It’s been a while since I’ve been here. But I’m here to tell you a bit about what I’ve been up to.
For the past year, I’ve been planning, researching, and writing a creative non-fiction book called Planted: Stories From Manitoba’s Natural World. And now, I can finally share it with you.
I’m having a launch on March 2 at McNally Robinson Grant Park at 7 p.m. There’s going to be a seed swap, I’ll read a passage from the book, and Laura Reeves and John Morgan will be on a panel discussion about Manitoba plants and fungi.
I visited Chicago at the start of May (check out #CreCommChiTown on Instagram) with school. I was the least prepared I’ve ever been for a trip. I’ve travelled a bit in the past — with family, with my dance group — and I’ve mostly been a follower. But I still try and learn a bit about the city before I go, so I know what I’m in for.
Well, that was not the case for Chicago. Between school and dance and work, I didn’t get the chance to research. But I still had a good time, thanks to instructors and classmates who made plans for me and, of course, thanks to accidental discoveries.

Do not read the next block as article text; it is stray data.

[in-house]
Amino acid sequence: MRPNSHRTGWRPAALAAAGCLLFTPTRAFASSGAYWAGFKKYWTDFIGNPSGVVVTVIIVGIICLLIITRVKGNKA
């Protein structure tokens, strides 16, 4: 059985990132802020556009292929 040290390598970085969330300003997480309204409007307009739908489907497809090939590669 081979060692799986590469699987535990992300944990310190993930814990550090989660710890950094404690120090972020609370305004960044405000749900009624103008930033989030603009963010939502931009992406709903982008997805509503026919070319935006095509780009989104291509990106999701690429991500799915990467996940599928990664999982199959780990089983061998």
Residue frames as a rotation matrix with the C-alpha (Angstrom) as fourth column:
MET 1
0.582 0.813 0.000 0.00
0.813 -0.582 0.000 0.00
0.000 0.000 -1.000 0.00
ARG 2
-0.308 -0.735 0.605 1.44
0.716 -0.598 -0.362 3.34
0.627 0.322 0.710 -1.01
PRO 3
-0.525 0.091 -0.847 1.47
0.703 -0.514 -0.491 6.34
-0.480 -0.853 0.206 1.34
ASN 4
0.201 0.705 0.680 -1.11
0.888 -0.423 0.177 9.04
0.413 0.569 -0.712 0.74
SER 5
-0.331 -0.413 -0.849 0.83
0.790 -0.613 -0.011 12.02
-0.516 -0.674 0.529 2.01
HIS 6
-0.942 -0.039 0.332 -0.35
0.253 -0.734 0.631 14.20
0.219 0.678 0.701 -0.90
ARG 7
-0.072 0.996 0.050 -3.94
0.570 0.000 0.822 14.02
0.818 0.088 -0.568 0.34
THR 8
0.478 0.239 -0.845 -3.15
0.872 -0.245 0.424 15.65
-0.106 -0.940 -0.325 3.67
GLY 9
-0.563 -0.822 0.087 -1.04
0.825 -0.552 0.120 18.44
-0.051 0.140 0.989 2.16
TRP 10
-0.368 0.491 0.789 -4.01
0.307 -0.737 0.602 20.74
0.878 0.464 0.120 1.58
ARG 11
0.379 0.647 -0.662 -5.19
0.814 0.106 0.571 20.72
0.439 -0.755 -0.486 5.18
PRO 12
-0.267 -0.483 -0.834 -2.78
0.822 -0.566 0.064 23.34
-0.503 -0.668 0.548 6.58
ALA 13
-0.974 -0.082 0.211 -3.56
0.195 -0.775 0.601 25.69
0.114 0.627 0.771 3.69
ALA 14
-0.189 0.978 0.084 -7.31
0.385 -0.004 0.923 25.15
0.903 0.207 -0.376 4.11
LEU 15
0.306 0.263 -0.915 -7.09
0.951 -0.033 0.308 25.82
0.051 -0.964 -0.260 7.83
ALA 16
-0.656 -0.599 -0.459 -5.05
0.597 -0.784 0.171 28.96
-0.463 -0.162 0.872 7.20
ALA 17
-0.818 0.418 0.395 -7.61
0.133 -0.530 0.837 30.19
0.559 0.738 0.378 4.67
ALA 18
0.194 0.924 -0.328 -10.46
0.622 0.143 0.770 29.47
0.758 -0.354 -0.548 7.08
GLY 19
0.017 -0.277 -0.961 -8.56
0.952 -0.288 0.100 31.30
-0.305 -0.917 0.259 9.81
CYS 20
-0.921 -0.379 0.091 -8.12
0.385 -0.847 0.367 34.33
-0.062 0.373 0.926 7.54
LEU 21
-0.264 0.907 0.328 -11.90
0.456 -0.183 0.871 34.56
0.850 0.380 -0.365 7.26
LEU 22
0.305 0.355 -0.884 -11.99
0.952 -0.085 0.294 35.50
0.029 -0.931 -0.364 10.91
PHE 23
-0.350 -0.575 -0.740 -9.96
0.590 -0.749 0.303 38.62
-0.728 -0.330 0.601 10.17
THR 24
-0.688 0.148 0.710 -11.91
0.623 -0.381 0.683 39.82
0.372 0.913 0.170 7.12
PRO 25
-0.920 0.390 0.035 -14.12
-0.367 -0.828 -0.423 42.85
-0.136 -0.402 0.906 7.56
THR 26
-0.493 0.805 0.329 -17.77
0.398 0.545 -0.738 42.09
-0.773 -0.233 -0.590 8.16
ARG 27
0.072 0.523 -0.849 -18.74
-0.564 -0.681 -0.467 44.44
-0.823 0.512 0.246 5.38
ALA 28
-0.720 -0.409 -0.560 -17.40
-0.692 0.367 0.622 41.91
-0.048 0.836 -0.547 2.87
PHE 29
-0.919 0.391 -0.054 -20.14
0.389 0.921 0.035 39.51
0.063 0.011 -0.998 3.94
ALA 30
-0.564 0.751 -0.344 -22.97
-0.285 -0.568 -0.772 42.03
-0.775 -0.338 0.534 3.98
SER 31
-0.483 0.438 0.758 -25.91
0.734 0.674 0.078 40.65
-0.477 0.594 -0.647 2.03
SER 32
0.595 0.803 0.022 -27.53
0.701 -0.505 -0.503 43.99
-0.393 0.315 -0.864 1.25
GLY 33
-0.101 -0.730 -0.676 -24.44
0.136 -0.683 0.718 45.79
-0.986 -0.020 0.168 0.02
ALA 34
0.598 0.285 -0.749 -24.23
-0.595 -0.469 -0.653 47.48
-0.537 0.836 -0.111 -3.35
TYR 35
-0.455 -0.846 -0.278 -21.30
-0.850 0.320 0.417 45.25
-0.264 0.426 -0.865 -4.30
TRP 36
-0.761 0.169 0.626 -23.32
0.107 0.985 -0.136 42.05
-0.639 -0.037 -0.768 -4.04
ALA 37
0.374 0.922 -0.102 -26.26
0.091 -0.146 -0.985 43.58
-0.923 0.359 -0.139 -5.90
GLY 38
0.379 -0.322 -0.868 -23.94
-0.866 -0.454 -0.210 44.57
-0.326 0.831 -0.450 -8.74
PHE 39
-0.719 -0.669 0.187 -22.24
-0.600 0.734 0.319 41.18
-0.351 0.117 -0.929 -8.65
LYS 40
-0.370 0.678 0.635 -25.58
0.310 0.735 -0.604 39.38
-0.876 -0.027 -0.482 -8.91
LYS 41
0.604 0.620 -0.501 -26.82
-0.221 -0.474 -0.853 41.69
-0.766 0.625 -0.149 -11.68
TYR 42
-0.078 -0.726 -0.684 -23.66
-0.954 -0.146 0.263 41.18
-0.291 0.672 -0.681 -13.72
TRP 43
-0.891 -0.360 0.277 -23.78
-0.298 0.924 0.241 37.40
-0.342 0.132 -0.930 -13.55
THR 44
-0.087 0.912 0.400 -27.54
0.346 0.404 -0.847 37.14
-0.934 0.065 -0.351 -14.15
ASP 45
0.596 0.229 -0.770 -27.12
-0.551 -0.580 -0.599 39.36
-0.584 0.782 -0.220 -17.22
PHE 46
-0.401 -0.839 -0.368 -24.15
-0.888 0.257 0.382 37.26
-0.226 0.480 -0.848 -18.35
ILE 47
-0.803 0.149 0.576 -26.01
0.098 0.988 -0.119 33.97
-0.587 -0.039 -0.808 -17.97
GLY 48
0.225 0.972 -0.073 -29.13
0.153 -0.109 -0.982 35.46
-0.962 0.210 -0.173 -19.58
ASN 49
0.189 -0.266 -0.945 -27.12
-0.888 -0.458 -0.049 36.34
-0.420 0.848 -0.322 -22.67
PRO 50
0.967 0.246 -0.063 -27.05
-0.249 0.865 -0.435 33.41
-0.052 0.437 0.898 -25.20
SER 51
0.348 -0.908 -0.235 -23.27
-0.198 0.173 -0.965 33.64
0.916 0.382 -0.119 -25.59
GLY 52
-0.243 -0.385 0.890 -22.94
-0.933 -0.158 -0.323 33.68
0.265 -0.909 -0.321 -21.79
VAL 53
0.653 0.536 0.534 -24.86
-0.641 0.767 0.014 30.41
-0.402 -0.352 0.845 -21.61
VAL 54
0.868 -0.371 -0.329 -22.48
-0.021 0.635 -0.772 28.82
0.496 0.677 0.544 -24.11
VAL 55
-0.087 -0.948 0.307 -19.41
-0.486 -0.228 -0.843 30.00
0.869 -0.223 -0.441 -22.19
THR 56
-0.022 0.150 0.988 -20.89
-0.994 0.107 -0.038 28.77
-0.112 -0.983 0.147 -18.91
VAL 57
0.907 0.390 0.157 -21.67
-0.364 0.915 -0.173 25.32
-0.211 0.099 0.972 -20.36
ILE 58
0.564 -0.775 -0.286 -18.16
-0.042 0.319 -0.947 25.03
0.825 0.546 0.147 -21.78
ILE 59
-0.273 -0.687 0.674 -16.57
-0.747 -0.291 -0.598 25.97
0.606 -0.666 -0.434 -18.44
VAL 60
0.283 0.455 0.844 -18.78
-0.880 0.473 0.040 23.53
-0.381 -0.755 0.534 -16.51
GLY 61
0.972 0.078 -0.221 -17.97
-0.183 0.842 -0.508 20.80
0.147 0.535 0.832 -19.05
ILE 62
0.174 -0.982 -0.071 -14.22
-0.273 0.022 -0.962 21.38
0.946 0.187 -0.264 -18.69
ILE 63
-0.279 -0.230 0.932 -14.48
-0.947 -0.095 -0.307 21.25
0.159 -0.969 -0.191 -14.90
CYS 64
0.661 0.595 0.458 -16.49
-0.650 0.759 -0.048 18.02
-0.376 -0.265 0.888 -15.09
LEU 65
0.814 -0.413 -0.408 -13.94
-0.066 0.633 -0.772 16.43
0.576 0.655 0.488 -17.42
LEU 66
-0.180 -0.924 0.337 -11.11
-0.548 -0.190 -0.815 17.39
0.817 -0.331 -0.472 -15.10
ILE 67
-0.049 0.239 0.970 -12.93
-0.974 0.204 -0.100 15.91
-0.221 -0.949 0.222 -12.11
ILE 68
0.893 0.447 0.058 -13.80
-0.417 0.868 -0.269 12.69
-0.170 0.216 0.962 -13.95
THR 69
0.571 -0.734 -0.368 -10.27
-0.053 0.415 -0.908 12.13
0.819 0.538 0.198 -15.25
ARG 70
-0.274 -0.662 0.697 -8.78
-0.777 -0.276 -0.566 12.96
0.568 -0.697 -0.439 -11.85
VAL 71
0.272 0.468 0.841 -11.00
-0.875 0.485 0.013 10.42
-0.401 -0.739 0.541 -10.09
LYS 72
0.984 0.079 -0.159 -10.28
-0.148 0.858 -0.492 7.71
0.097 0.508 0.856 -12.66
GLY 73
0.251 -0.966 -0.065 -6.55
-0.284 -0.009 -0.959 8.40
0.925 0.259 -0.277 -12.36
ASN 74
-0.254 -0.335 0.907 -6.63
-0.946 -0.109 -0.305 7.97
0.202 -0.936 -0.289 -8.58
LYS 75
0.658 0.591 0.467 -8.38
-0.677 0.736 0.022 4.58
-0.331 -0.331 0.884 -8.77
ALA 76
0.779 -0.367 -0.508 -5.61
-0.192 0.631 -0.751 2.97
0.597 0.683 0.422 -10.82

When I tell people I’m majoring in journalism, the next thing I say is, “But I don’t necessarily want to be a journalist.”
Wait. I don’t?
Here’s a little bit of personal math for everyone:
Books > podcasts > film documentaries > movies > TV shows
I like podcasts almost as much as I like books — and I really like books.
In this week’s issue of The Projector, Red River College’s newspaper, I wrote an article about the solar panels lining the south side of The Roblin Centre.
Read the full article here: Too hot too handle
If you go to RRC, check out the glass case with inverters in it on the fourth floor of the Princess Building. That’s where all the energy is being converted into something useful, like alternating current (AC).
In 1987, Harvard graduates were asked to explain why we have seasons in the documentary A Private Universe. Many couldn’t.
So, are you smarter than a Harvard grad?
Take a moment to try to explain how we have different seasons. I’ll give you a hint, it has to do with Earth and the sun.
Alright, ready to learn (or confirm)?
Your banana and my banana are related.
Well, both bananas are actually the same. They are clones of each other (from identical plants). This means we can cultivate exactly which banana we want. (Ever noticed how there are no seeds in bananas? That’s thanks to the monoculture crop.) There are over 1,000 varieties of bananas, but the kind we most often buy is the Cavendish.
What could a downside be of an identical banana crop?